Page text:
Environmentally friendly way to produce potash developed
A Canadian company claims to have developed an environmentally friendlier mechanism to produce potash, without generating salt tailings and requiring no surface brine ponds.
Gensource Potash, a Saskatoon-based firm, explains that the absence of tailings eliminates decommissioning risks, while not having ponds removes the single largest negative environmental impact of conventional potash mining.
The extraction method created by Gensource injects a hot salt (NaCl) brine into caverns to selectively dissolve potash (KCl). The subsequent NaCl/KCl brine collects in the caverns, to be collected and processed. KCl drops out through cooling crystallisation and the NaCl brine is reheated and re-circulated back to the cavern to repeat the process.
Meanwhile, the collected KCl solids are de-brined and dried out, before being compacted, sized and then loaded out.
Gensource says that its process has been carried out by a series of independent production facilities that are one-tenth the size of a traditional potash project, and that they can produce between 250,000-300,000 tonnes per year of the fertiliser.
Planned to be installed at the company’s Tugaske project, which is within the Vanguard Area in south-central Saskatchewan, the modules are said to use 75 percent less water per tonne of potash than conventional solution mining methods. They can also use brackish water sources, further reducing their freshwater usage.
Furthermore, the power at Tugaske is self-generated using natural gas rather than coal, which allows it to avoid up to 24,500 tonnes per year of CO2e of emissions.
The Rural Municipality of Huron, where the Tugaske project is located, recently granted it a development approval permit. However the Saskatchewan Ministry of Environment ruled in 2018 that the project should be considered ‘not a development’ because it doesn’t trigger environmental impact assessments due to its ‘green attributes’.
Once operations begin, Gensource Potash says it is committed to selling, for at least the next 10 years, 100 percent of the annual production from the Tugaske project to Helm Fertilisers, a US-based subsidiary of Helm AG, who will market it directly to customers using its own infrastructure.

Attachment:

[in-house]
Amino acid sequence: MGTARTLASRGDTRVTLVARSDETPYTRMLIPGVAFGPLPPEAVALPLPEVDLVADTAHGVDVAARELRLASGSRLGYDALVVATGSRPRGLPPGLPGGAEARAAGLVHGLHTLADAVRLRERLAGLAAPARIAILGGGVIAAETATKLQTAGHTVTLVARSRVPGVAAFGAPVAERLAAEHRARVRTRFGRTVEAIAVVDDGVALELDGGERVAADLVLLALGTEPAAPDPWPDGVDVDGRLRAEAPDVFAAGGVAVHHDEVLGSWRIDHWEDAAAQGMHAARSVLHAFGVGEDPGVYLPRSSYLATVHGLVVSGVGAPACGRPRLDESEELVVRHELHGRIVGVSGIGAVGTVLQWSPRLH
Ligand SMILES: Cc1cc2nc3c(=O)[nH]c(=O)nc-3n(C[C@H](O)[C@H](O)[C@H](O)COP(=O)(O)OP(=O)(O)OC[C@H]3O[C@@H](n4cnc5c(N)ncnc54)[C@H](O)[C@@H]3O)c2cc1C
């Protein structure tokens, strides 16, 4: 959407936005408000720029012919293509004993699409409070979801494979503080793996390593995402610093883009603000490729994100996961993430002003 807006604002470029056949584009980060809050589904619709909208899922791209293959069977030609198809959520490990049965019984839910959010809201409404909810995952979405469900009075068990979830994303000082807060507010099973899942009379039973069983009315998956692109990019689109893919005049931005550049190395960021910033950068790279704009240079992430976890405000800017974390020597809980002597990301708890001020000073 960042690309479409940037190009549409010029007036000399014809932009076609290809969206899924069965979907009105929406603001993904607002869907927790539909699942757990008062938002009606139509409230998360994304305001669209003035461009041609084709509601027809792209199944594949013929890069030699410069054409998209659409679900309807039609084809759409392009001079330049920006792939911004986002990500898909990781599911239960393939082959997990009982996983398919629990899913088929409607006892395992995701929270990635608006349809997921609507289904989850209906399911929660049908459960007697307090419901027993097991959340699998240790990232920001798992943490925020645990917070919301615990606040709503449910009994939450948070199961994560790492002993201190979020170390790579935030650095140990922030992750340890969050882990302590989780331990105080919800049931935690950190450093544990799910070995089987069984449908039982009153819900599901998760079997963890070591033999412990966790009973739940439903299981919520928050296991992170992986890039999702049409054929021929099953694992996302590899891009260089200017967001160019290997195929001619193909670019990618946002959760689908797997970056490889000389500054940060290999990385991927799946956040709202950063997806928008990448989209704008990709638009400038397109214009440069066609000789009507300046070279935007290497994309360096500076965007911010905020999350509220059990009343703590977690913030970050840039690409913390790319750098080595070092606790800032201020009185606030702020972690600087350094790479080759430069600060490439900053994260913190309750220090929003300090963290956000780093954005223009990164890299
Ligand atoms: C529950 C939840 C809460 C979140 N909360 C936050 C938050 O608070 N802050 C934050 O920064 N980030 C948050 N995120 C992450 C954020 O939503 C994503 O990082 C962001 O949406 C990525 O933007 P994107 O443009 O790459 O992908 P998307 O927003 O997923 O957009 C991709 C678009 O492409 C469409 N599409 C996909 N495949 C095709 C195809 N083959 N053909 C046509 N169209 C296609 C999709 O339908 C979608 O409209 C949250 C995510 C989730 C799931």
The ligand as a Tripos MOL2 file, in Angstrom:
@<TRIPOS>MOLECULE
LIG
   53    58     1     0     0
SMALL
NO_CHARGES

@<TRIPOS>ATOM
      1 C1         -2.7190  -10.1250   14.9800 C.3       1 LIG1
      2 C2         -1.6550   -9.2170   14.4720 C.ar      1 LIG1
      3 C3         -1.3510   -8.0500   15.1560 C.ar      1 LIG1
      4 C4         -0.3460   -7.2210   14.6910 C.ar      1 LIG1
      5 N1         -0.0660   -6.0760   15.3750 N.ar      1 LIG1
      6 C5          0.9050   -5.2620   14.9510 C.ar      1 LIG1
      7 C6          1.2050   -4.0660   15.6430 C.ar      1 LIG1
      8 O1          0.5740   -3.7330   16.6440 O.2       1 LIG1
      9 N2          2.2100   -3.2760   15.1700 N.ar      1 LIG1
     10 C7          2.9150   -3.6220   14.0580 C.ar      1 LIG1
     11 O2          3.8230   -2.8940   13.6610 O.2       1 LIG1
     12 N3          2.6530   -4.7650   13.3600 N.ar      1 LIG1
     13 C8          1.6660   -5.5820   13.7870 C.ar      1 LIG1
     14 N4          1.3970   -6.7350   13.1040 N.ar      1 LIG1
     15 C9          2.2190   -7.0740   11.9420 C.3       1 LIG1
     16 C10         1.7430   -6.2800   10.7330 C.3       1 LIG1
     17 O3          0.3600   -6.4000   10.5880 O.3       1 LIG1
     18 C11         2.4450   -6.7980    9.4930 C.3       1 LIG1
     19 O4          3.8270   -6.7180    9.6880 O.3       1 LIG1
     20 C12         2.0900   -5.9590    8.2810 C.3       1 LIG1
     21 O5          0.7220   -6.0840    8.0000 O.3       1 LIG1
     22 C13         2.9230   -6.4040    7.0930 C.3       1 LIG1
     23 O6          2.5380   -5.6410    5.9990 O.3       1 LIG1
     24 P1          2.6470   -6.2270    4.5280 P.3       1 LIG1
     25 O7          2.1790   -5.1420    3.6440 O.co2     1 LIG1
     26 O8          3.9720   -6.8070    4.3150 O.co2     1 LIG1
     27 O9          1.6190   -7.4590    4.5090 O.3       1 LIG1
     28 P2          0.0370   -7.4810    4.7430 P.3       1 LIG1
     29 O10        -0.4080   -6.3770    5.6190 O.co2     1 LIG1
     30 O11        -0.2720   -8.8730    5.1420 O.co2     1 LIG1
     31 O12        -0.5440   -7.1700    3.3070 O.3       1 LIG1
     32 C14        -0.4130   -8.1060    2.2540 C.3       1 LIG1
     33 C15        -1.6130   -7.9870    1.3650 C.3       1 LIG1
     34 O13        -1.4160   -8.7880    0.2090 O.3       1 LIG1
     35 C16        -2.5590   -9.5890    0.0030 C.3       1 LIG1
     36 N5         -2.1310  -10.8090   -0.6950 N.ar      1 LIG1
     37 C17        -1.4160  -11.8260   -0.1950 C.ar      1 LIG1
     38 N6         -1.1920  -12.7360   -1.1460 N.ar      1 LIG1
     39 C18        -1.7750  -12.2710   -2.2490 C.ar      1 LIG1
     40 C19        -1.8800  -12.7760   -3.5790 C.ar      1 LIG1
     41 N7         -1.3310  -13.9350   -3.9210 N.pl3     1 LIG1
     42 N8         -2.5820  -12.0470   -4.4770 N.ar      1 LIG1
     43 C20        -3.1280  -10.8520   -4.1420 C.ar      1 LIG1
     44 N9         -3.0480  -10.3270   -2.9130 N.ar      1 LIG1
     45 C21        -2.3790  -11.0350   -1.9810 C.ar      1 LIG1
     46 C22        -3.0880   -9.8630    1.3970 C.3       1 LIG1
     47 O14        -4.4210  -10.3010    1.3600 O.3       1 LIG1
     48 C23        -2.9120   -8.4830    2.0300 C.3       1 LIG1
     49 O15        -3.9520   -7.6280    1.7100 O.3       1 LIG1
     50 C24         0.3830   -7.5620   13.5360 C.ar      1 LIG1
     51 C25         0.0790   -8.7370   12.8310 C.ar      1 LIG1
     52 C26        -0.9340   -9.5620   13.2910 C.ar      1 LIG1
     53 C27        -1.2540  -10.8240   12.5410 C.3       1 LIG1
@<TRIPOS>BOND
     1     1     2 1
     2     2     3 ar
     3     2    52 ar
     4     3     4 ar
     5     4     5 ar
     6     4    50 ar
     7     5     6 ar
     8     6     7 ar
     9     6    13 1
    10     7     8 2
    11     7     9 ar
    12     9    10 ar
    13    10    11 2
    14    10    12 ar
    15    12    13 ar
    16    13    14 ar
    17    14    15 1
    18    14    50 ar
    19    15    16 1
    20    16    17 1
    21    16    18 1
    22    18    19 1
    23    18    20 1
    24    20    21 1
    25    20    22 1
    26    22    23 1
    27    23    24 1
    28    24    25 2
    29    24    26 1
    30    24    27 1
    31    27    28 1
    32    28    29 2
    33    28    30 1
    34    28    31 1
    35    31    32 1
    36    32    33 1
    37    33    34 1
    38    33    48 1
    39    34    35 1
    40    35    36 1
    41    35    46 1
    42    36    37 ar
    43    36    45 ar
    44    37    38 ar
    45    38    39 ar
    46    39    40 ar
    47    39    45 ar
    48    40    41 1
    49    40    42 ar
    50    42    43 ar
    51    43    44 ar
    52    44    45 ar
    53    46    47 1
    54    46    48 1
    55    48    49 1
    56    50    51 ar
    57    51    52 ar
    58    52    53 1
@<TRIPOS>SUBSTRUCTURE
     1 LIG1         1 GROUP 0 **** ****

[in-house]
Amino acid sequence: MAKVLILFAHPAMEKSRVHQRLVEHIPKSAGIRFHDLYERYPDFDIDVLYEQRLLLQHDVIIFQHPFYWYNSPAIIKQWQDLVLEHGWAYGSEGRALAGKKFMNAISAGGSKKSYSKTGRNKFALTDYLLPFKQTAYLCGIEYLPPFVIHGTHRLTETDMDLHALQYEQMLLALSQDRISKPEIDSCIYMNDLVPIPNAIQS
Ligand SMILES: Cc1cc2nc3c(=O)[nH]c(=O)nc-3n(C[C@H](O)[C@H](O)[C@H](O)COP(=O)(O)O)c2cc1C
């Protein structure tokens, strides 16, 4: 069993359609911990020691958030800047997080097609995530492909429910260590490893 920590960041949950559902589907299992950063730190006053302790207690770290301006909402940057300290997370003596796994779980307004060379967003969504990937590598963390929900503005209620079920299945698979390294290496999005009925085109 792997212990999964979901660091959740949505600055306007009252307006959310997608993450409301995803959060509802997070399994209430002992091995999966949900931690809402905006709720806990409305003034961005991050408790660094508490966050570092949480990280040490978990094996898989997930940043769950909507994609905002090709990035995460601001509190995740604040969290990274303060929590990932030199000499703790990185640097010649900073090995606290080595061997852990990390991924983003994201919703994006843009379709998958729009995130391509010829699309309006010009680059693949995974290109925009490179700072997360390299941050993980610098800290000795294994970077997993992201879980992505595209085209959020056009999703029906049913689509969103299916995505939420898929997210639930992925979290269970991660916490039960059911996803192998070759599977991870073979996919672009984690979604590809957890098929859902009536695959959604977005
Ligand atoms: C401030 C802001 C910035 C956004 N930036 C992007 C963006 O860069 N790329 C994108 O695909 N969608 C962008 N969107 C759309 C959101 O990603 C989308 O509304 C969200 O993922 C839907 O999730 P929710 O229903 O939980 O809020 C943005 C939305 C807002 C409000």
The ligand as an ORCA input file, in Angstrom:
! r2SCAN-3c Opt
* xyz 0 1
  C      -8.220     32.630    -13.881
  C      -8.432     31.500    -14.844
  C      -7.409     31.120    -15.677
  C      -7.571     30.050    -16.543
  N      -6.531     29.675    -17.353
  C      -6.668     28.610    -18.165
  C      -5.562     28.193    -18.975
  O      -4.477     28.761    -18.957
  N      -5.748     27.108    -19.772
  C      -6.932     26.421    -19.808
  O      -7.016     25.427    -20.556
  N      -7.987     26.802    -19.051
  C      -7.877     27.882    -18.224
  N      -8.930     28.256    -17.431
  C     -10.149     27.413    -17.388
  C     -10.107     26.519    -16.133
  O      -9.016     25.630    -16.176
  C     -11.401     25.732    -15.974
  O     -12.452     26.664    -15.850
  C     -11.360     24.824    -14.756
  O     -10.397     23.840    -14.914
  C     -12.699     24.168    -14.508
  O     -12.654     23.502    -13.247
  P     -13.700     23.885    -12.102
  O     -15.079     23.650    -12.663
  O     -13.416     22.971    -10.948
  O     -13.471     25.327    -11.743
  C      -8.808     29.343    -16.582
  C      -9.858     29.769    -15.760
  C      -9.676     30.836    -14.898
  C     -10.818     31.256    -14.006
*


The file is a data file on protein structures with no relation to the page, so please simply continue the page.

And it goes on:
However, at present, the fertiliser company is waiting on its senior lenders, KfW and Société Général to approve financing. The firm says that it is also wating to have project financing coverage approved through Euler Hermes, it concludes.
De Beers passes Newmont to lead ESG ranking of global miners
The world’s biggest diamond producer may not be the first name that comes to mind in a ranking of top environmental, social and governance (ESG) performers. But that’s what the latest industry survey revealed.
De Beers scored the highest in London-based Alva’s quarterly rating of ESG perceptions this week gleaned from publicly available content from social media to NGO research. The unit of Anglo American Plc snagged the top spot in the first quarter from gold heavyweight Newmont due to an increased focus on equality and sustainability.
The report showed the mining industry as a whole lifted its ESG rating amid a string of greenhouse-gas pledges, which offset water management and waste concerns. Companies around the world, particularly raw-material producers, are stepping up sustainability efforts amid heightened scrutiny by the general public and investors. ESG and value-focused exchange-traded funds recorded net inflows of $89 billion in 2020, almost three times 2019 levels, according to Bloomberg Intelligence.
Sibanye Stillwater Ltd. scored the second-highest in Alva’s ratings report and showed the biggest improvement from the previous quarter due to its partnership with Johnson Matthey Plc to find more efficient uses of critical metals used in batteries.
Vale SA scored the lowest ESG rating despite reaching a settlement with Brazilian authorities over a 2019 dam disaster. Vale’s result “is a combination of greater visibility around the original negative story and then dissenting voices on the settlement itself,” said Alastair Pickering, co-founder and chief strategy officer at Alva.